Dance music's international pinnacle is set to kick off as industry experts, DJs, producers and fans from all over the globe gather for Amsterdam Dance Event (ADE) next week (October 19-23) for panel discussions on emerging trends and evolutions in electronica as well as live music showcases, nightclub events and warehouse after hours. But it's ADE's inclusion of hip hop that's gaining traction with a new demographic as the genre continues its merge with various aspects of dance music - from trap and dubstep collaborations to deep house and techno samples. So, how will hip hop culture play into ADE?
We caught up with Creative Director of ADE Beats Saul van Stapele to discuss hip hop's role and influence ahead of this year's conference.
How will hip hop be incorporated in this year's event?
Since last year the Hip-Hop, bass and beats genres got their own dedicated conference as part of Amsterdam Dance Event. Before that Beats existed as a separate conference, one month later in a different city. We were already partners with ADE from the beginning and decided to merge last year, because these genres are crucial to electronic music, the stories we were sharing for many years about, for example the Caribbean roots of DJ culture, Hip-Hop, remix culture and modern popular music - urban and dance - as a whole, were crucial for the wider electronic music community and the genres as a whole started to merge so much more than before, making their shared roots more visible then ever.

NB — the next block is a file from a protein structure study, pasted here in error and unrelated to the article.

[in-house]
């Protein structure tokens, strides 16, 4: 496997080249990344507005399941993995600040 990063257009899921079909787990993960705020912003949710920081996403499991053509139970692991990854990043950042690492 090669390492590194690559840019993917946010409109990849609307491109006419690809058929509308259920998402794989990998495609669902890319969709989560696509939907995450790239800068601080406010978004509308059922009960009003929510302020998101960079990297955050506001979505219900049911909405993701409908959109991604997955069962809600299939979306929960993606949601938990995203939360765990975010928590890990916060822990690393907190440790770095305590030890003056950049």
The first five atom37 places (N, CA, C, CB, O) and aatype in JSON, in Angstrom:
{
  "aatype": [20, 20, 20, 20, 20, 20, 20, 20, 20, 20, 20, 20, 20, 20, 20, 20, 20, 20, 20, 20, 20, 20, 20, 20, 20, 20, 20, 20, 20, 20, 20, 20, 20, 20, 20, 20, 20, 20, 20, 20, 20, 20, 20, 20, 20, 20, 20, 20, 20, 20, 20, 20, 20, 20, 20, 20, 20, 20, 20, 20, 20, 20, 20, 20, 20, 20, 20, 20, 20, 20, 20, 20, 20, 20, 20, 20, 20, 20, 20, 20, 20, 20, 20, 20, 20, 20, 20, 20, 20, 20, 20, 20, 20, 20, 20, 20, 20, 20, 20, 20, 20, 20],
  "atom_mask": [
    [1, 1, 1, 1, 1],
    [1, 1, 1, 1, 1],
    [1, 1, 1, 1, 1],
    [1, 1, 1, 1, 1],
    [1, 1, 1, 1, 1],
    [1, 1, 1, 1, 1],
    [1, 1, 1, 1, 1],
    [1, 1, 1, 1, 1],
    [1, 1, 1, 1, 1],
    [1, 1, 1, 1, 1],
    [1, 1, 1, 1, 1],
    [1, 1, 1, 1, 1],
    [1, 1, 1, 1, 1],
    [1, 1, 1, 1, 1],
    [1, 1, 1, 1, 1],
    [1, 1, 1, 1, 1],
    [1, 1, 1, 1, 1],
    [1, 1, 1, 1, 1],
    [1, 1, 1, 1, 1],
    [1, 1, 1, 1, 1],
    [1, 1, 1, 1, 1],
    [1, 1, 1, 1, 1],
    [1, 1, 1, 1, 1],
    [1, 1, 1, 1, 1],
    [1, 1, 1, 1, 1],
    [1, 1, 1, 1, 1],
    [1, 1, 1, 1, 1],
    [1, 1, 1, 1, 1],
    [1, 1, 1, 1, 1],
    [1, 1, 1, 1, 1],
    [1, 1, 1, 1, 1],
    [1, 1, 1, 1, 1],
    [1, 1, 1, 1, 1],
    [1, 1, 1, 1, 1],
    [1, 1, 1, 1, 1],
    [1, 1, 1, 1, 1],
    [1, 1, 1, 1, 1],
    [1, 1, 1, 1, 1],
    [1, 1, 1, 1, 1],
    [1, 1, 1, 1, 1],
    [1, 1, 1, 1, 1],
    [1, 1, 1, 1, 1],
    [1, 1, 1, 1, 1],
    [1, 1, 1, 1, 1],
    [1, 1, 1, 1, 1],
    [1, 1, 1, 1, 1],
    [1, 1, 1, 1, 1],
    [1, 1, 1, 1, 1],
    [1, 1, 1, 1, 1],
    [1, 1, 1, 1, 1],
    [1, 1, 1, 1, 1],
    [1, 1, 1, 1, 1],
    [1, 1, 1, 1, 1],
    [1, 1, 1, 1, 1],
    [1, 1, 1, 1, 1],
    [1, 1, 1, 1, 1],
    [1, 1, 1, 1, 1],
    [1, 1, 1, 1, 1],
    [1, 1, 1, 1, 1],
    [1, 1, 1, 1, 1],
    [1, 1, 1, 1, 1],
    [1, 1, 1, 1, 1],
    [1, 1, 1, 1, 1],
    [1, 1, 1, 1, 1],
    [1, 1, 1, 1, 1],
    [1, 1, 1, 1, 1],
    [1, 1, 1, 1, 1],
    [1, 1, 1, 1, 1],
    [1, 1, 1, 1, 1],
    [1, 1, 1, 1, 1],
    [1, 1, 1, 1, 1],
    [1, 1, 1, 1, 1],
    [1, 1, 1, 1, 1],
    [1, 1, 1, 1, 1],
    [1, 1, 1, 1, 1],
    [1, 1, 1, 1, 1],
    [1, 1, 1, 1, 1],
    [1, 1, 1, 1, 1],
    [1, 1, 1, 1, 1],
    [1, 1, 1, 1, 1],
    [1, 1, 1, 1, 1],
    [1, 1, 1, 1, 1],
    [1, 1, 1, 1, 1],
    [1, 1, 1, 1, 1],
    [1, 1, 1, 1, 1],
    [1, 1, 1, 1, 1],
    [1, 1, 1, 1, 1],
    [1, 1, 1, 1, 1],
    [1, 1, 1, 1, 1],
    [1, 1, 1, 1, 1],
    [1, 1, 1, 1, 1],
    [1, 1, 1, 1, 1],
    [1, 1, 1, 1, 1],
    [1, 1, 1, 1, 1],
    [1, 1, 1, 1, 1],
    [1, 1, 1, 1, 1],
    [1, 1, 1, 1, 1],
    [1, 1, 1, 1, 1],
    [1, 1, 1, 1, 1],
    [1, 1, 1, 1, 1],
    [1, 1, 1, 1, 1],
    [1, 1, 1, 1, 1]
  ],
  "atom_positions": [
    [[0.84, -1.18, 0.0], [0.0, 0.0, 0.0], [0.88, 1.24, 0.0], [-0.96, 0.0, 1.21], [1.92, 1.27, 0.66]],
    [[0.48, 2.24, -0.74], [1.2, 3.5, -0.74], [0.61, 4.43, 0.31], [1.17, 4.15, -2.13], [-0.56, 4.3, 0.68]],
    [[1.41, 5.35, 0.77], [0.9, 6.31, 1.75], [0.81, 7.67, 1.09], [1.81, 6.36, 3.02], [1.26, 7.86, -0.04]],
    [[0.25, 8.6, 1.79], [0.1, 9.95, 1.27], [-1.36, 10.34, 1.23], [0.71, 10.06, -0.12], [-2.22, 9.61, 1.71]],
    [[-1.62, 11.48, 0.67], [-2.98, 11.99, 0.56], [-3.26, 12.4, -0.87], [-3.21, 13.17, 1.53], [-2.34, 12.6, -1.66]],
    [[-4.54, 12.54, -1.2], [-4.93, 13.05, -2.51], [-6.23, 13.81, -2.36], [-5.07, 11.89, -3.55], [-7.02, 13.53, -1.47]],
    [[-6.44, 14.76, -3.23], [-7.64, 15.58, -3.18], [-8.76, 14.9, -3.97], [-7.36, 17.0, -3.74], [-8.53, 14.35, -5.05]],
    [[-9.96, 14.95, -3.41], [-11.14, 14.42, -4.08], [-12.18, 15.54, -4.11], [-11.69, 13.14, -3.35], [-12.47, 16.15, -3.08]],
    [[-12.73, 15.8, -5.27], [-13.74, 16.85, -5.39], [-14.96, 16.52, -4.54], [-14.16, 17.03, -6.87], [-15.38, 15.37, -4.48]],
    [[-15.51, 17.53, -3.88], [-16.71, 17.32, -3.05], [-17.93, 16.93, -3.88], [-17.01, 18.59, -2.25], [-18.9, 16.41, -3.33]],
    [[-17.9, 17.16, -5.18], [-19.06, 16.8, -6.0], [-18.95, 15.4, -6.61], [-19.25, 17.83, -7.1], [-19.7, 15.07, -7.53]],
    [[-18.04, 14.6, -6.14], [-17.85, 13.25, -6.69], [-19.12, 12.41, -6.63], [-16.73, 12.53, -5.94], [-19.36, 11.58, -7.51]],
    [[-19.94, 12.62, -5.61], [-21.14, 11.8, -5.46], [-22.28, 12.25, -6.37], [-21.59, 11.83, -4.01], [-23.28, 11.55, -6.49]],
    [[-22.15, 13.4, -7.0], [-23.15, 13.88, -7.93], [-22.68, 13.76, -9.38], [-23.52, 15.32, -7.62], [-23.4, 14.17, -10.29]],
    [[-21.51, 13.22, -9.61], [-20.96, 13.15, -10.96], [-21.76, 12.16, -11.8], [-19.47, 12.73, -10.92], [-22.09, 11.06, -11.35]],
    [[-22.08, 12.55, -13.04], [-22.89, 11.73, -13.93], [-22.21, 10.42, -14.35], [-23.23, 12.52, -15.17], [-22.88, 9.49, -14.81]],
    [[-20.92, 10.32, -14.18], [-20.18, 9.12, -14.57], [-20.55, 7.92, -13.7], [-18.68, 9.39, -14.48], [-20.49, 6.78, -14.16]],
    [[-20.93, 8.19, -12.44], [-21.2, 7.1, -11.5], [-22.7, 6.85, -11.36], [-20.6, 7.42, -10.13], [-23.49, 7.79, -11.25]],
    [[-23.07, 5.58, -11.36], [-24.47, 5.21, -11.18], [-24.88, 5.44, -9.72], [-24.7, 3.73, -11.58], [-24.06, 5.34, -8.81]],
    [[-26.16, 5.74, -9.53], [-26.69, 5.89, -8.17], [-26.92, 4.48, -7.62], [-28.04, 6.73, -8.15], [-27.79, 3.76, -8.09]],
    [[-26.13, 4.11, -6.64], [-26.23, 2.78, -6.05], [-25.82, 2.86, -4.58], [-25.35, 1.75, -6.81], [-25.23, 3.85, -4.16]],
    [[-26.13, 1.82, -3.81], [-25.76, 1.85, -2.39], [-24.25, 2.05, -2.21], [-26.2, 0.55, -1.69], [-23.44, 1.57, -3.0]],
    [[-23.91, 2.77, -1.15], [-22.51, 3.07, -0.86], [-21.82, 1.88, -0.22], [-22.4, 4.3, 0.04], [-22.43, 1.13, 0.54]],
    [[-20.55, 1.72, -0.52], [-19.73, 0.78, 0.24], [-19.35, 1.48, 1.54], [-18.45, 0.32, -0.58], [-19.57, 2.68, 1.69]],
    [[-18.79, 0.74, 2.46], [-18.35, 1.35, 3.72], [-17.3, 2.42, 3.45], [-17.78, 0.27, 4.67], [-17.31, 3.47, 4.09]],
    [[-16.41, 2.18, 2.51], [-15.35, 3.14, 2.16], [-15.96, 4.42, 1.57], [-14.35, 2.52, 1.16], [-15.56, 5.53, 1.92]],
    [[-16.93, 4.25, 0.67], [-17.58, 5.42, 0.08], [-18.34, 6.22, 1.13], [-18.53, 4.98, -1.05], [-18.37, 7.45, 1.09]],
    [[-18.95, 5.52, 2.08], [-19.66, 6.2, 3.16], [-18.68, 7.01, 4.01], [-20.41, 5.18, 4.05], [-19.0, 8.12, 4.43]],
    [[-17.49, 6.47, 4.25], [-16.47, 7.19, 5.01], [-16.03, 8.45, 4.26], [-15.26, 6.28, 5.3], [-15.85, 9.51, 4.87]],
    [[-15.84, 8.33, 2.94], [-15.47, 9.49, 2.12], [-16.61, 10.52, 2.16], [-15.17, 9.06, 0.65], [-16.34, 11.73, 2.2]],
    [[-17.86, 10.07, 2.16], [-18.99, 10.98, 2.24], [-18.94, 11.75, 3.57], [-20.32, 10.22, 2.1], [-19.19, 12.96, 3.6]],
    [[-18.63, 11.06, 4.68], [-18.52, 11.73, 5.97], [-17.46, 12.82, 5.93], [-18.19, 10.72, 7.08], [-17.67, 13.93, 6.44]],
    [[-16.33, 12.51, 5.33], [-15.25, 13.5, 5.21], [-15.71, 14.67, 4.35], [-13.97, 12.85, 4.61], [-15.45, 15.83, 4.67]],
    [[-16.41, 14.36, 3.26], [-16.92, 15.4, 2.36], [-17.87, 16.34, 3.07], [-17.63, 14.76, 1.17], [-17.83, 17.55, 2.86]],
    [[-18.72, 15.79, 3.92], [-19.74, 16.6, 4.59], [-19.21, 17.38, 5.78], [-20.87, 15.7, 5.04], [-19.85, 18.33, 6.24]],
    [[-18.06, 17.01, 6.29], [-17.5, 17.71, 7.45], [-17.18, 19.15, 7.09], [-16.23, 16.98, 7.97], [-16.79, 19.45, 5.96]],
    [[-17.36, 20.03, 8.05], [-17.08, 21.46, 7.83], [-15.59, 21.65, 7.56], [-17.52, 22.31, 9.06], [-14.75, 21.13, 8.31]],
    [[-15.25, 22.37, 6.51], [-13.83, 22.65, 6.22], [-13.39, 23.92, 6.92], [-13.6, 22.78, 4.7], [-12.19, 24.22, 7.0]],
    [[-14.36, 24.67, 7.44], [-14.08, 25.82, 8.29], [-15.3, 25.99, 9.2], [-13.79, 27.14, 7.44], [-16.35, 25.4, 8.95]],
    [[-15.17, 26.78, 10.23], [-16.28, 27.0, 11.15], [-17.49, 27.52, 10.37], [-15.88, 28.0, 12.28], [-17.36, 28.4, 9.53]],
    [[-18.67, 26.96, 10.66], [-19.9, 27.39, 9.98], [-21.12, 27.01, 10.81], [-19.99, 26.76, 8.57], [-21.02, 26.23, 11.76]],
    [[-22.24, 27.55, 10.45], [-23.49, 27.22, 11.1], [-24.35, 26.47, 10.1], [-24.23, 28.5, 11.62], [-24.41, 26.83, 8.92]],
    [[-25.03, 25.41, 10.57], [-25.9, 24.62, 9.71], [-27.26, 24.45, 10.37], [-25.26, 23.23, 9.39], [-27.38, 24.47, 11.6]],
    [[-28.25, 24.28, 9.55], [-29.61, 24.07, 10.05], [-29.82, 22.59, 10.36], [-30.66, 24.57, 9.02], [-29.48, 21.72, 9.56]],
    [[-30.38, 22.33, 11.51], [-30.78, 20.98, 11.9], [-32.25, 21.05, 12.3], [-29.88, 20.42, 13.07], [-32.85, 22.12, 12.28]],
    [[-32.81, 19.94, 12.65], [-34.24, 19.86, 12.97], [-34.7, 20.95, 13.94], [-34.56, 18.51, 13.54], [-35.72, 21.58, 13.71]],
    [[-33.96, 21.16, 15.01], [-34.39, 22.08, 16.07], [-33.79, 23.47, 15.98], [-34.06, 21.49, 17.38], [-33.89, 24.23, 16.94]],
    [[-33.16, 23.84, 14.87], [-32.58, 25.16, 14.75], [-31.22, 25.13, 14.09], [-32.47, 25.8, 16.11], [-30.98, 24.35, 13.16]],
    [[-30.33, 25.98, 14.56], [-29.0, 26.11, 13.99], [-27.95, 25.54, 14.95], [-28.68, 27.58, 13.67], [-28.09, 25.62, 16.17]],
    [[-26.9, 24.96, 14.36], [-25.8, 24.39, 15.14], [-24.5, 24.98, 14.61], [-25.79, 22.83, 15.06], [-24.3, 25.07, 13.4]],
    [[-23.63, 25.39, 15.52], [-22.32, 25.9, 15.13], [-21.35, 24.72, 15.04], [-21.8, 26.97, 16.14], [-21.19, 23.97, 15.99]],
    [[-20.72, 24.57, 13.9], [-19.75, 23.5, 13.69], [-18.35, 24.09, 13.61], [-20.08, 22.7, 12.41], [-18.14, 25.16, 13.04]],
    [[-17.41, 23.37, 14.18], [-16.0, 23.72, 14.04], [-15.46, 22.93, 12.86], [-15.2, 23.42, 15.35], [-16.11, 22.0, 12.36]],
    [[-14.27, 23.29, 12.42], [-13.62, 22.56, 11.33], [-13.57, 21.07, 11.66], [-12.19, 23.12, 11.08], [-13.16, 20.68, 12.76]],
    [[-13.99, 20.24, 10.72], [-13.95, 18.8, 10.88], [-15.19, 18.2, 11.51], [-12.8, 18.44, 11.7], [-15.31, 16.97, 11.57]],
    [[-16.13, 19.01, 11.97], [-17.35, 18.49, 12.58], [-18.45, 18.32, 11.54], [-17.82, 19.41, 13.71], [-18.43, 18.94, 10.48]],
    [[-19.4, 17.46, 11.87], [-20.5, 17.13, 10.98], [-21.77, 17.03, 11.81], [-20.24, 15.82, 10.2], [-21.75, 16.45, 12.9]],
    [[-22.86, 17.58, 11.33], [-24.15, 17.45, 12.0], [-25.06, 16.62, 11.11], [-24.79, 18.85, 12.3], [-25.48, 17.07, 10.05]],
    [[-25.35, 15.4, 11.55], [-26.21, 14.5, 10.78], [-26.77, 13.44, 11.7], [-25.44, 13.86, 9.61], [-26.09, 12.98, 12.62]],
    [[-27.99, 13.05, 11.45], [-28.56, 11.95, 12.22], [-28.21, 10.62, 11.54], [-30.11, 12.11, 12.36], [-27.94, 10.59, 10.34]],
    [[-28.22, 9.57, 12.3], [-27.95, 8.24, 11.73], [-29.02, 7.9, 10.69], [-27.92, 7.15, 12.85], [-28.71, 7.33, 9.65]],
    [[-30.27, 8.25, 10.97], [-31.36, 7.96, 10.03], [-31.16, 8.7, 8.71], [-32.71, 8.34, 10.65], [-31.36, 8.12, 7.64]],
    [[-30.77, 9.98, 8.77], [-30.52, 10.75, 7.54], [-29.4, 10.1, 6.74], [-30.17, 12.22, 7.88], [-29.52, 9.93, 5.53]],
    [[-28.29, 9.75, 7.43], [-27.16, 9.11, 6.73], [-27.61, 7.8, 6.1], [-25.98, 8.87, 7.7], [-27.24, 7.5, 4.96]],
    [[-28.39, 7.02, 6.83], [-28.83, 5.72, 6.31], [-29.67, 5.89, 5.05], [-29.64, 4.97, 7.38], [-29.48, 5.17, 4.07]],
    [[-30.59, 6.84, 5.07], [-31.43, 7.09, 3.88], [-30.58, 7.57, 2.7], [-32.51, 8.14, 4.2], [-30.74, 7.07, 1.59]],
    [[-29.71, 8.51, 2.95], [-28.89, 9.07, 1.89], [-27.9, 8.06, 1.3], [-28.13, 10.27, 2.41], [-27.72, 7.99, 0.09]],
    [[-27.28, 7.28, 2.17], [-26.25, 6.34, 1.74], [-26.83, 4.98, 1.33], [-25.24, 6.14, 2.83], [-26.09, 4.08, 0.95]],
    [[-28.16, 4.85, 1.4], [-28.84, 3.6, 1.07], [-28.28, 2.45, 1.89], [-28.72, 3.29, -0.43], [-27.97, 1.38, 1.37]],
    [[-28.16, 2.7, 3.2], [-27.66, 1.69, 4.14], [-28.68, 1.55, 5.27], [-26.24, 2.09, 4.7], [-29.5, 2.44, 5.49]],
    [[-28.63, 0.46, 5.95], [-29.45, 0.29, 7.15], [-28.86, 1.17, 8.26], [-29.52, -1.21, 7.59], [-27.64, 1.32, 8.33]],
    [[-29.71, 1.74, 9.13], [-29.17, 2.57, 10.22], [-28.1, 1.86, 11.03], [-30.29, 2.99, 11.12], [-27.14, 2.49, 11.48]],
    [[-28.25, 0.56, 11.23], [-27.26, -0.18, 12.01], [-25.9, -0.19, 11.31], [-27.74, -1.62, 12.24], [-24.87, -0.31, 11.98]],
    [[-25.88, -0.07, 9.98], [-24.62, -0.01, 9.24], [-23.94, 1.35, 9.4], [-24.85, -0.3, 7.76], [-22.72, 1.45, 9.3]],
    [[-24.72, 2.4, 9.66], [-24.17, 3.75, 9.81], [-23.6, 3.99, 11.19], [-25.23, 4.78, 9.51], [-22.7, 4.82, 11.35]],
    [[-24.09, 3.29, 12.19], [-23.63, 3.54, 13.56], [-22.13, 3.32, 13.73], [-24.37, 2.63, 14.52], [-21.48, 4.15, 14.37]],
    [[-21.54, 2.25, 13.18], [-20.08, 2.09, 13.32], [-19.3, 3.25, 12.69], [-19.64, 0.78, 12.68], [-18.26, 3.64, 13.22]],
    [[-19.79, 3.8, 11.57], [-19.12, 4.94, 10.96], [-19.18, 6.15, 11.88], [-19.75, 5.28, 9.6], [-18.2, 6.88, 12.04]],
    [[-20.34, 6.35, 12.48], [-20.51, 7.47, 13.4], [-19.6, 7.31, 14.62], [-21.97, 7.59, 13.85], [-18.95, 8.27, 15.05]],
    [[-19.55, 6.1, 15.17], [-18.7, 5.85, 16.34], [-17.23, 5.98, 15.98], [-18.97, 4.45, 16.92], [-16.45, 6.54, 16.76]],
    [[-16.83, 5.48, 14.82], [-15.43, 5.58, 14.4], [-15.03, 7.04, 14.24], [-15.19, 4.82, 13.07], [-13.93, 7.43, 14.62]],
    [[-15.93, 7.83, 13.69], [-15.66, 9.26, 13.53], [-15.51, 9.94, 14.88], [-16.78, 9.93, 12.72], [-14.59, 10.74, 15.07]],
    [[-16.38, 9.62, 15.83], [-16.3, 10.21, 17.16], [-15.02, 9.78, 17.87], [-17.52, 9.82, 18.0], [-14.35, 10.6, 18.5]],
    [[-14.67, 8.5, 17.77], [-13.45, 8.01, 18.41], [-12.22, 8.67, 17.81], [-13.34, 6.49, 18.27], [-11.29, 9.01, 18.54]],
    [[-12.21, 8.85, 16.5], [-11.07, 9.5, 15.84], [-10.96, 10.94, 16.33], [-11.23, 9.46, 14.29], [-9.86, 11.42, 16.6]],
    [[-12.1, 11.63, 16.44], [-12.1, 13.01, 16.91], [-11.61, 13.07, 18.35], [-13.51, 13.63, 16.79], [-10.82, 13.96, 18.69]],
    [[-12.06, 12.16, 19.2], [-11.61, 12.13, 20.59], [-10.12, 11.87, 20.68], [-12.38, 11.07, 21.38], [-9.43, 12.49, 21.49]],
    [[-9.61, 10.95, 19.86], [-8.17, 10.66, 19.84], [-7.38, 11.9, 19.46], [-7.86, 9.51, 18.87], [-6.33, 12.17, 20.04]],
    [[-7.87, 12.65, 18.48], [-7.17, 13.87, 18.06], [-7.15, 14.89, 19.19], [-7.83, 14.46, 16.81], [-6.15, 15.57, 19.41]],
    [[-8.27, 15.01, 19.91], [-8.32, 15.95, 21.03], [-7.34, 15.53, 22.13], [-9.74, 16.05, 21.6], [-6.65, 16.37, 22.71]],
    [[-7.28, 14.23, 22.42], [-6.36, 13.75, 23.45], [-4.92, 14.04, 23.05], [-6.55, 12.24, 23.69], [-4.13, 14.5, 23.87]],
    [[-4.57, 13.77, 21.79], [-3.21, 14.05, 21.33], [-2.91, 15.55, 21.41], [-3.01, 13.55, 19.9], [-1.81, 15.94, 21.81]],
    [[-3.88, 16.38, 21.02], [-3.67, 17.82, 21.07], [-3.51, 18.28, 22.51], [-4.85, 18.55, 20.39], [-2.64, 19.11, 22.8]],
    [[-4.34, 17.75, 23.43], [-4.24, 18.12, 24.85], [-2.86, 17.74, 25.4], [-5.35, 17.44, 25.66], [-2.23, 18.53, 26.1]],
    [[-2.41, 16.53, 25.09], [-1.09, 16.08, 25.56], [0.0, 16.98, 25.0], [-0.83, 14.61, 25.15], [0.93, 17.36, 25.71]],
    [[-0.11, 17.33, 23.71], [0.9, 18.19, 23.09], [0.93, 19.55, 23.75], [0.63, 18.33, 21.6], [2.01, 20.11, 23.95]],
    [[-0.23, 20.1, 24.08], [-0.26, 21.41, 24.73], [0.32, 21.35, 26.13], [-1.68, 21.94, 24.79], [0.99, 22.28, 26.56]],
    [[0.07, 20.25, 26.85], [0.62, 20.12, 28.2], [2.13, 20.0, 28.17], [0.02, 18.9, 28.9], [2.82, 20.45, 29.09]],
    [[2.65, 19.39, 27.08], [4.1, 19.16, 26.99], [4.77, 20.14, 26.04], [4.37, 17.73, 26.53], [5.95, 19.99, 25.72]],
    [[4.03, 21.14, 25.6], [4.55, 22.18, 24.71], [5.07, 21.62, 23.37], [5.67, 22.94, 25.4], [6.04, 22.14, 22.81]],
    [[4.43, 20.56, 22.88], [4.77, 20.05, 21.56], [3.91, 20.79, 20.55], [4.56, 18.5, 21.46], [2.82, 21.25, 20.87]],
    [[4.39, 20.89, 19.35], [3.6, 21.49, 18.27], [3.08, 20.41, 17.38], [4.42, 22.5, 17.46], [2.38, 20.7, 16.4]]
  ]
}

What is most interesting to you about the evolution between hip hop and dance music?
The industry is rapidly changing, as are music consumption, fanbase engagement, independent promotional possibilities etc. ADE has proved to be a crucial platform to help navigate the ever changing global dance industry, setting up new business relations internationally, reacting to change with innovation, inspiring new talent, breaking into new markets. With ADE Beats we are creating a similar platform for the Hip-Hop, bass and beats industries, right in the week of the biggest electronic music conference and club festival in the world, when the music industry already meets in Amsterdam, so we can share our unique content, network and knowledge with the vast amount of professionals in town.
How does this merge affect music labels and the method in which they release music?
It is the right time to create a strong international platform within ADE. We got the Def Jam CEO with a keynote on ADE, and his label is now as much a dance label as a Hip-Hop label. Hudson Mohawke grew up on hardcore Dutch dance music and this had influenced the beats he made for MC's like Kanye, Pusha and Big Sean. Independent labels easily navigate from dance to Hip-Hop and back. One of our most talented Dutch Hip-Hop MC's became an incredibly singing international electronic music pop star, in Mr. Probz. U.S. MC's choose to flex on European electronic sounds more and more. The exciting grime scene in the UK is exactly in the middle of this, pushing all genres forward. There is so much opportunity for the urban music scene to become really global. Once Hip-Hop was New York, now the biggest names are from Toronto and ATL. We believe this will only become more international, and present for example inside information on rising Hip-Hop markets in India, China, Dubai, and a panel on Dutch producers who work independently for acts like Young Thug, Lil Yachty, Chief Keef, M.I.A. and Major Lazer. In short: we want to create a strong platform for a strong international industry.
Amsterdam Dance Event takes place October 19-23. For more information visit their website.